Weather all over the world

  • Weather all over the world
    06.01.2011 17:17


    The UK just had its coldest December for 120 years while Greenland was unusually warm. Abnormally torrential rain has fallen in California, USA, and appalling floods have afflicted Queensland, Australia. So what it going on with the weather? Are these events linked?

    Extreme events occur periodically around the world and not too much should be read into what might seem to be increasing occurrences. The speed of communication in the 21st century and the ease of reporting events through both traditional and social media mean that we are all more likely to become aware of these phenomena. Moreover, the rapid growth of the world’s population means more people moving into areas heretofore uninhabited and plagued by severe weather about which they might have been unaware.

    To get down to specifics, though, the UK has suffered such frigidity in December because, like at the end of the 2009/2010 winter, Atlantic weather systems were suppressed, and they normally bring unsettled and relatively mild conditions with occasional cold interludes. That is the sort of winter we were getting used to for many years before 2009.

    Instead of southwest or westerly winds we had a greater frequency of northerlies and easterlies, and that was because the atmosphere became “blocked”. That is to say, high pressure had a tendency to stick at high latitudes, stopping low pressure systems moving eastwards and encouraging prolonged Arctic outbreaks.

    The other side of that coin was a surge northwards of unusually mild air across northeast Canada and Greenland as a counterbalance. This in itself helped to propagate high pressure over Greenland and Iceland which further enhanced the northerly flows on our side of the Atlantic.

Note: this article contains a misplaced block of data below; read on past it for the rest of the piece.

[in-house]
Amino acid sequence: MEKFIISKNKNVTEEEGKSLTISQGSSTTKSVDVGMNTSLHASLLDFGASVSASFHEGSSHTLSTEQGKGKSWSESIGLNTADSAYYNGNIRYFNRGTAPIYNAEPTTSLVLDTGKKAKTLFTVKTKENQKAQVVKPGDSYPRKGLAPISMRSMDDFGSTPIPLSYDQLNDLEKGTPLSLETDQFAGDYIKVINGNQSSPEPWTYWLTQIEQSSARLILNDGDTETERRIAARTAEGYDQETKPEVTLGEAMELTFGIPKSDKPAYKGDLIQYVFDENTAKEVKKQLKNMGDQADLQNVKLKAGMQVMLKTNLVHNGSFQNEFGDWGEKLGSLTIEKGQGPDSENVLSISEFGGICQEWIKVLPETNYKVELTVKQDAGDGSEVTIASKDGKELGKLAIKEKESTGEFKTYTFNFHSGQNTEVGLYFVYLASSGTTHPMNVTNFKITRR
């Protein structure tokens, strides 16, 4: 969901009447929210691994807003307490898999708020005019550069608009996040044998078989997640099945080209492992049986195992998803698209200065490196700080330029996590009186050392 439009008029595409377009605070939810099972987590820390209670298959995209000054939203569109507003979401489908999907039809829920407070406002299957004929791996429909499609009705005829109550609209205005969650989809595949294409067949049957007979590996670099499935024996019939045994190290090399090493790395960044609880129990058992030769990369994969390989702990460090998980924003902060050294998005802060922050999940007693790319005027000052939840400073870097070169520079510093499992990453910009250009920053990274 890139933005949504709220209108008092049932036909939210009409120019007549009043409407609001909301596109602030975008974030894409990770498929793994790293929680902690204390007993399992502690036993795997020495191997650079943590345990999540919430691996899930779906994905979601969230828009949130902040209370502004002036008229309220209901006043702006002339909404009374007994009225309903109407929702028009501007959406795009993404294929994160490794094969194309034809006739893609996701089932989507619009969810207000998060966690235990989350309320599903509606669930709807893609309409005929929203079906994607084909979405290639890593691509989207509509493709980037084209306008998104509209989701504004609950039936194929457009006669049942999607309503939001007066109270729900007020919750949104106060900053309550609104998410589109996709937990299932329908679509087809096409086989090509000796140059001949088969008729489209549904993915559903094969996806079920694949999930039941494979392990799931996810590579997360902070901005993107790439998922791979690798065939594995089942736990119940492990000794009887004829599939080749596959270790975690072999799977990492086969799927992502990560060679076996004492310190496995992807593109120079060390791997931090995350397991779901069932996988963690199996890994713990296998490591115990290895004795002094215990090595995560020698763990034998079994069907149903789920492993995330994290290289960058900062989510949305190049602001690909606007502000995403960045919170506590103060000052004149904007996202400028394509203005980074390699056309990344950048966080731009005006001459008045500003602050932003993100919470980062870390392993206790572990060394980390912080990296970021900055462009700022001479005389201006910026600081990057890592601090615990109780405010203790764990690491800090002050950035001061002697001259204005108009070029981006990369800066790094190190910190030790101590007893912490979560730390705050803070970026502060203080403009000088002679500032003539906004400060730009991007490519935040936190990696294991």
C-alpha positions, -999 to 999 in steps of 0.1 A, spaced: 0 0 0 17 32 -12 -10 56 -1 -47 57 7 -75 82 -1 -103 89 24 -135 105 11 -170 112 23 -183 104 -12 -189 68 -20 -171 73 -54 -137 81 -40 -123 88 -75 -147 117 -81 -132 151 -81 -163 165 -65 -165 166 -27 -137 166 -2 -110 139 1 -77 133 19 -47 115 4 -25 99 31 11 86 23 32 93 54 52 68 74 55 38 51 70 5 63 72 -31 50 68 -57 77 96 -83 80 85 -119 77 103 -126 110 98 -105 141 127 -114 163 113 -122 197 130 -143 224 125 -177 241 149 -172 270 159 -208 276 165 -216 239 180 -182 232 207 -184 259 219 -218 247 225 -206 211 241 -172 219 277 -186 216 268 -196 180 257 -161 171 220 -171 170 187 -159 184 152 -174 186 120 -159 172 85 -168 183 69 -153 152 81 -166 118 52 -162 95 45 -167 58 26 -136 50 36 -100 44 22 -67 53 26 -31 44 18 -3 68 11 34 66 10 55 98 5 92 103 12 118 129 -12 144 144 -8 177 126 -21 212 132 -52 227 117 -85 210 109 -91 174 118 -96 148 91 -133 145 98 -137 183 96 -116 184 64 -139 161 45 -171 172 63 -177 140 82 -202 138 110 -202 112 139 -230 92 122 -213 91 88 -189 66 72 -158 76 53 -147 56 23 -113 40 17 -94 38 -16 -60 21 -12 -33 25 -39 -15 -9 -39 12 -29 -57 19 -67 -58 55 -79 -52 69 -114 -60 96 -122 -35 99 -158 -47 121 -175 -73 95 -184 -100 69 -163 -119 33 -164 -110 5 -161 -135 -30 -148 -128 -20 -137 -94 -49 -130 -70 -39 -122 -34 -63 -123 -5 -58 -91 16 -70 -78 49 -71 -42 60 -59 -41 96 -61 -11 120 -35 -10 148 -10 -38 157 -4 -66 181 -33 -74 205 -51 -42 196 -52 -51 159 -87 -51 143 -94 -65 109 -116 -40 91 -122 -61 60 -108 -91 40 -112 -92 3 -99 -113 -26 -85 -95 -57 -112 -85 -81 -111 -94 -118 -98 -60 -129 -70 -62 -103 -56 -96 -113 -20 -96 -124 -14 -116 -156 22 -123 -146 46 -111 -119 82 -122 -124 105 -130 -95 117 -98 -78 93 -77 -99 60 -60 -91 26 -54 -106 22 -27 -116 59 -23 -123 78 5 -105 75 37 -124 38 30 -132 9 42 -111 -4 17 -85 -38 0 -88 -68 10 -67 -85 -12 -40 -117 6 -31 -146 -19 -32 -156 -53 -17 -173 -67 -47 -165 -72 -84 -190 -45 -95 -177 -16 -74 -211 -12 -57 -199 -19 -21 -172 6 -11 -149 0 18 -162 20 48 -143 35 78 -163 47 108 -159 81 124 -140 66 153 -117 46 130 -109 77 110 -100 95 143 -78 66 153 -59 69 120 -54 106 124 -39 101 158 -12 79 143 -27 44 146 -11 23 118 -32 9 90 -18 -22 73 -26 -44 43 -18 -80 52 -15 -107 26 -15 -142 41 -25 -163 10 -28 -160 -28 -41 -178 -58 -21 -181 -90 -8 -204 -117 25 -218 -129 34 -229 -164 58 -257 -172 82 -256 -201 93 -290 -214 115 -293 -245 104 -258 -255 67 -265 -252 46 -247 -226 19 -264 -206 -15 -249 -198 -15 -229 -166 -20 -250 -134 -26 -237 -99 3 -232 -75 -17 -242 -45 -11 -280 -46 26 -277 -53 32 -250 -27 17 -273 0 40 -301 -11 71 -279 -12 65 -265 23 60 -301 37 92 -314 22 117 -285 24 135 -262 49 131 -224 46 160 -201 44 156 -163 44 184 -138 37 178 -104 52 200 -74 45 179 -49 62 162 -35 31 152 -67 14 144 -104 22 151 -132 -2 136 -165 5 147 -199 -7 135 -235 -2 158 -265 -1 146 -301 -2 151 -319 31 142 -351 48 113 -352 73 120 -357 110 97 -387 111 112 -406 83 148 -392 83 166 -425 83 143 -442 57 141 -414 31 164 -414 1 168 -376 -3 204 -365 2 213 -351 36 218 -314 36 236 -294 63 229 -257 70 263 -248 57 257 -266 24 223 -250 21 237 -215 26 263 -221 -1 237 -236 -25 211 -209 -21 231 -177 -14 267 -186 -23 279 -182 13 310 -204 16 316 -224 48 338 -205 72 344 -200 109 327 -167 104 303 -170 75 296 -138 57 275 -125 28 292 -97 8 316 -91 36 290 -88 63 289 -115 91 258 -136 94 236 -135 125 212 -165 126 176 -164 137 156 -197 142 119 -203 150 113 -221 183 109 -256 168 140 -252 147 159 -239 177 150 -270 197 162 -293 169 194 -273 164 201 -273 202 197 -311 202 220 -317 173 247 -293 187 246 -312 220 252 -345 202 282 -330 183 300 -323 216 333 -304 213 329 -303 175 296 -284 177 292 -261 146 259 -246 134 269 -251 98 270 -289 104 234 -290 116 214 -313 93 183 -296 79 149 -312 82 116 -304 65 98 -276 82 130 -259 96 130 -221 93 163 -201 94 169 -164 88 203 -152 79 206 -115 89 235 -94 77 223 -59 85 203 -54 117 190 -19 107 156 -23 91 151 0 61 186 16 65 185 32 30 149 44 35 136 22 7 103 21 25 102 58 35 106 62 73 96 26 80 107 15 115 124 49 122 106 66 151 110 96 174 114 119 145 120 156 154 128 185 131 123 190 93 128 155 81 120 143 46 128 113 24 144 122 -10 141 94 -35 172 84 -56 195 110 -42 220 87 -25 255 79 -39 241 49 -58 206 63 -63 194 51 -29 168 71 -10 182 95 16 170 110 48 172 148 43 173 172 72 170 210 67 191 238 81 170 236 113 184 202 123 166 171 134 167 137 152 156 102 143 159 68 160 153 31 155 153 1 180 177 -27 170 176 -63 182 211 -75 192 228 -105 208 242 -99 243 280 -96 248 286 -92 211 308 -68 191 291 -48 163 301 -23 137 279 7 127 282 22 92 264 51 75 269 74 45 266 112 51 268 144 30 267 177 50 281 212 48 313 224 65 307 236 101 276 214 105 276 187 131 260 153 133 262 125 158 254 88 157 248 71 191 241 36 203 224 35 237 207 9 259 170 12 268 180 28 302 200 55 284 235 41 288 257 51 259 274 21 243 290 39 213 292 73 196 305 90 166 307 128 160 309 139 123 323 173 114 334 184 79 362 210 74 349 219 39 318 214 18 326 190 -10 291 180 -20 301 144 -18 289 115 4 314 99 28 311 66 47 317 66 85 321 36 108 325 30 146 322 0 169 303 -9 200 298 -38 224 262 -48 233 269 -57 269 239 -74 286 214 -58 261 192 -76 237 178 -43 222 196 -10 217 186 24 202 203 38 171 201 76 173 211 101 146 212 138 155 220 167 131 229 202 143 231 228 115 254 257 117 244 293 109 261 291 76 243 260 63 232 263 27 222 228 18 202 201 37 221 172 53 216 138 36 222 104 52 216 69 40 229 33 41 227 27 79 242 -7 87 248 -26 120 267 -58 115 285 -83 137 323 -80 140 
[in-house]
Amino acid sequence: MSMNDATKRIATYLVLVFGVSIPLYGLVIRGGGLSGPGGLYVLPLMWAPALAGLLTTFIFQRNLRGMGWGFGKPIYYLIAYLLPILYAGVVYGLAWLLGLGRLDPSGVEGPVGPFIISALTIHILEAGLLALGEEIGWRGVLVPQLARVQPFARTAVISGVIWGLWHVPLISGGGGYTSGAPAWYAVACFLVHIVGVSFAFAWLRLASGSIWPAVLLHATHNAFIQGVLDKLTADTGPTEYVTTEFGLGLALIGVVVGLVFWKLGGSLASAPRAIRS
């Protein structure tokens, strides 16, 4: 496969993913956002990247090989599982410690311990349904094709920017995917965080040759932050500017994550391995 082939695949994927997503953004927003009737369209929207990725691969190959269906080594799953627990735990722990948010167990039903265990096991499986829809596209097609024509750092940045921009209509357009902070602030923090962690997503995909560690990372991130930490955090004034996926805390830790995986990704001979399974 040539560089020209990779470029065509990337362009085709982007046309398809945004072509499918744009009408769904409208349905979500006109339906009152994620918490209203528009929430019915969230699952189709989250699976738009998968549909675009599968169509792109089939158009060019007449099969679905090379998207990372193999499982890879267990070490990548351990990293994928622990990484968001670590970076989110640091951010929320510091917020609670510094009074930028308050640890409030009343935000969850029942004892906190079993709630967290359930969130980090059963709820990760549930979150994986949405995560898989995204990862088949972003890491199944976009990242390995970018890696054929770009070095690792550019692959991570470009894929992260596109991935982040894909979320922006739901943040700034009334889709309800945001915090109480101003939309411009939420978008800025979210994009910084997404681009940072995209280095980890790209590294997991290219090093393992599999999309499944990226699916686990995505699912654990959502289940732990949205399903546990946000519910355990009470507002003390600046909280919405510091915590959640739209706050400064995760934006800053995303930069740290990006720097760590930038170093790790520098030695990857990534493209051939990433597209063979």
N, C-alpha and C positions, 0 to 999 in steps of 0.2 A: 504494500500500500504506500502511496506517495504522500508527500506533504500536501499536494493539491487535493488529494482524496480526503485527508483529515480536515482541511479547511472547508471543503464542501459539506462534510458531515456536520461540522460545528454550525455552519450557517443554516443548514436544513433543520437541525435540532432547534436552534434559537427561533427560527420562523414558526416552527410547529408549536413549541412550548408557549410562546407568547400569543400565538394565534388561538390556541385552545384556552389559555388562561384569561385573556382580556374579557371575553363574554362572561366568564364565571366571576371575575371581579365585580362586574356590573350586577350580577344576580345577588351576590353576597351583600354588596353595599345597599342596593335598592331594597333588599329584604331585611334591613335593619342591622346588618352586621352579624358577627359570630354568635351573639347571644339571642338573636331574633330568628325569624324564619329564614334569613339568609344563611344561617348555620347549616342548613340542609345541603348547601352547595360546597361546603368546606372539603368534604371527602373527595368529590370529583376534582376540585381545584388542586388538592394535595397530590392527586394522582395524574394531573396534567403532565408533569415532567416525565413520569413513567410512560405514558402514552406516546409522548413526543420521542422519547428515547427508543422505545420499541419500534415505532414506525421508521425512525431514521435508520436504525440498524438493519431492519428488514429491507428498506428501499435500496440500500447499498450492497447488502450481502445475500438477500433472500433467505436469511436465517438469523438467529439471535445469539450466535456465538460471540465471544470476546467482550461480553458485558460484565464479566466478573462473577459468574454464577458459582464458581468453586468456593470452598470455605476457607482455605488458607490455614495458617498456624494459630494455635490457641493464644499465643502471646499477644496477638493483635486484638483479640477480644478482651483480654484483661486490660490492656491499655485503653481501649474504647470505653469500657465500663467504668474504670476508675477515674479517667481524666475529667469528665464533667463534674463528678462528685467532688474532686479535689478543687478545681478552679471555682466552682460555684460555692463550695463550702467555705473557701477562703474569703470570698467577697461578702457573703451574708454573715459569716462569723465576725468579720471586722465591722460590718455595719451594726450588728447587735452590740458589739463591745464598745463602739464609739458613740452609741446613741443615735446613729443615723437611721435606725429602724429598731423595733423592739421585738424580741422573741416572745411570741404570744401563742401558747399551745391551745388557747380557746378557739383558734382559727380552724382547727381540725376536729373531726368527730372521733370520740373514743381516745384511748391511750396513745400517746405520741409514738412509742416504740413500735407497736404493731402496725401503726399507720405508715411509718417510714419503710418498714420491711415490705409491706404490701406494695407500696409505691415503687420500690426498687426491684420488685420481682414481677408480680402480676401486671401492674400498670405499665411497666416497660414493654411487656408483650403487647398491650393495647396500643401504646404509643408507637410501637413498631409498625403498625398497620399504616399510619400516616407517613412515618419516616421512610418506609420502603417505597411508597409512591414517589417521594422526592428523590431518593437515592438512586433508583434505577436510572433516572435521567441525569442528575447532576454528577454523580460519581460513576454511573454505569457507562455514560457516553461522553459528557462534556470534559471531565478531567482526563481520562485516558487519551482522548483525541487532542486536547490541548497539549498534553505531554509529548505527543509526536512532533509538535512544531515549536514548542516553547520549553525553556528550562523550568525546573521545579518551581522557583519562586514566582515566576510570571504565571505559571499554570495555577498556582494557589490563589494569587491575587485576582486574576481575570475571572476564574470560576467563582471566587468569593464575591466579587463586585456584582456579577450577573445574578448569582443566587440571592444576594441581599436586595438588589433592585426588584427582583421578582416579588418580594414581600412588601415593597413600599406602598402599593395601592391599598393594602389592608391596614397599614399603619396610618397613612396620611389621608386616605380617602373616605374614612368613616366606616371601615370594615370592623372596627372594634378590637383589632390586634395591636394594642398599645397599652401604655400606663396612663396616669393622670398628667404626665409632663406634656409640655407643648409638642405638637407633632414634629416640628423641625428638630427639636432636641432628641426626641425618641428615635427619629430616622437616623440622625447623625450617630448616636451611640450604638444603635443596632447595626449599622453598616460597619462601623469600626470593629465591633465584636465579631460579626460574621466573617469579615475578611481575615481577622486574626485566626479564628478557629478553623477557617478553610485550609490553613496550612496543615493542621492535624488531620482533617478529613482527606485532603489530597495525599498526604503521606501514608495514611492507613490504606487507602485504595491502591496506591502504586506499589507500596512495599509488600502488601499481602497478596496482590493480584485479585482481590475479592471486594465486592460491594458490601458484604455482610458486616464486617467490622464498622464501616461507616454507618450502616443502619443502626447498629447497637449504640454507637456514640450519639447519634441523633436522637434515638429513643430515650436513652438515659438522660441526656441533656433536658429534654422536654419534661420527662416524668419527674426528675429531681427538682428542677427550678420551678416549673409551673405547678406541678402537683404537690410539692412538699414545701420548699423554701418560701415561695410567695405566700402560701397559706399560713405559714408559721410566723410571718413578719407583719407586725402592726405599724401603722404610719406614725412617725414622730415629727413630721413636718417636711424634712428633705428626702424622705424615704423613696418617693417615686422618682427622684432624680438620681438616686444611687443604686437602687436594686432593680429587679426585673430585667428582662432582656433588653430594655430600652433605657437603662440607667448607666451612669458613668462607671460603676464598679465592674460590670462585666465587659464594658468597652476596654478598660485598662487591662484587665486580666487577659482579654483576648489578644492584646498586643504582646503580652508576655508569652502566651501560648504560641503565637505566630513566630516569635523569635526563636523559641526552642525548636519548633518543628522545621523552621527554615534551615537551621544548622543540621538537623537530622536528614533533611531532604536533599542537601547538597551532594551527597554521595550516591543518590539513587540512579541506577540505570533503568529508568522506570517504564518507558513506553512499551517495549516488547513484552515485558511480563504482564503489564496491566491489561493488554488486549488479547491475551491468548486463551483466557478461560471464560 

Queensland’s deluge has been one of the worst known but similar floods swamped eastern Australia in 1974, and those were described as the worst in 200 years. The early to mid-1970s were also notable for record-breaking downpours.

    When it rains like this it is known by Australians as the Big Wet, and it is typical of the sort of weather that can be expected during a La Niña episode (the cyclical cooling of the waters of the tropical Pacific), the latest of which has only just started to weaken. The eastern half of Australia becomes much wetter in the southern hemisphere’s summer, and during the winter more rain falls everywhere than usual except the west and the extreme south.

    On the eastern side of the Pacific La Niña also has well documented effects. One of these is usually to make winters in California very dry – which is why the persistent heavy rain, mountain snow and floods in December were so extraordinary.

    The atmosphere is a highly complex system, however, and connections are rarely straightforward. La Niña seems to have had a hiccup this winter because of the Pacific Decadal Oscillation, which is a slow cycle of cooling and warming of the northern Pacific.

    The is going through a slow cooling there at the moment and it is possible that this has caused the jet stream and associated weather systems to track farther south than might ordinarily be expected because of, as with the UK, a degree of blocking at higher latitudes. This has given California so far its third wettest winter on record, and Los Angeles its wettest December since 1889, victim to a conveyor of moisture originating near Hawaii, dubbed 'The Pineapple Express'.

    So, to answer the opening question, in a way these events are all indeed connected. No simplistic connections or parallels can be drawn but the atmosphere must be viewed as a fluid whole. Nothing happens in isolation.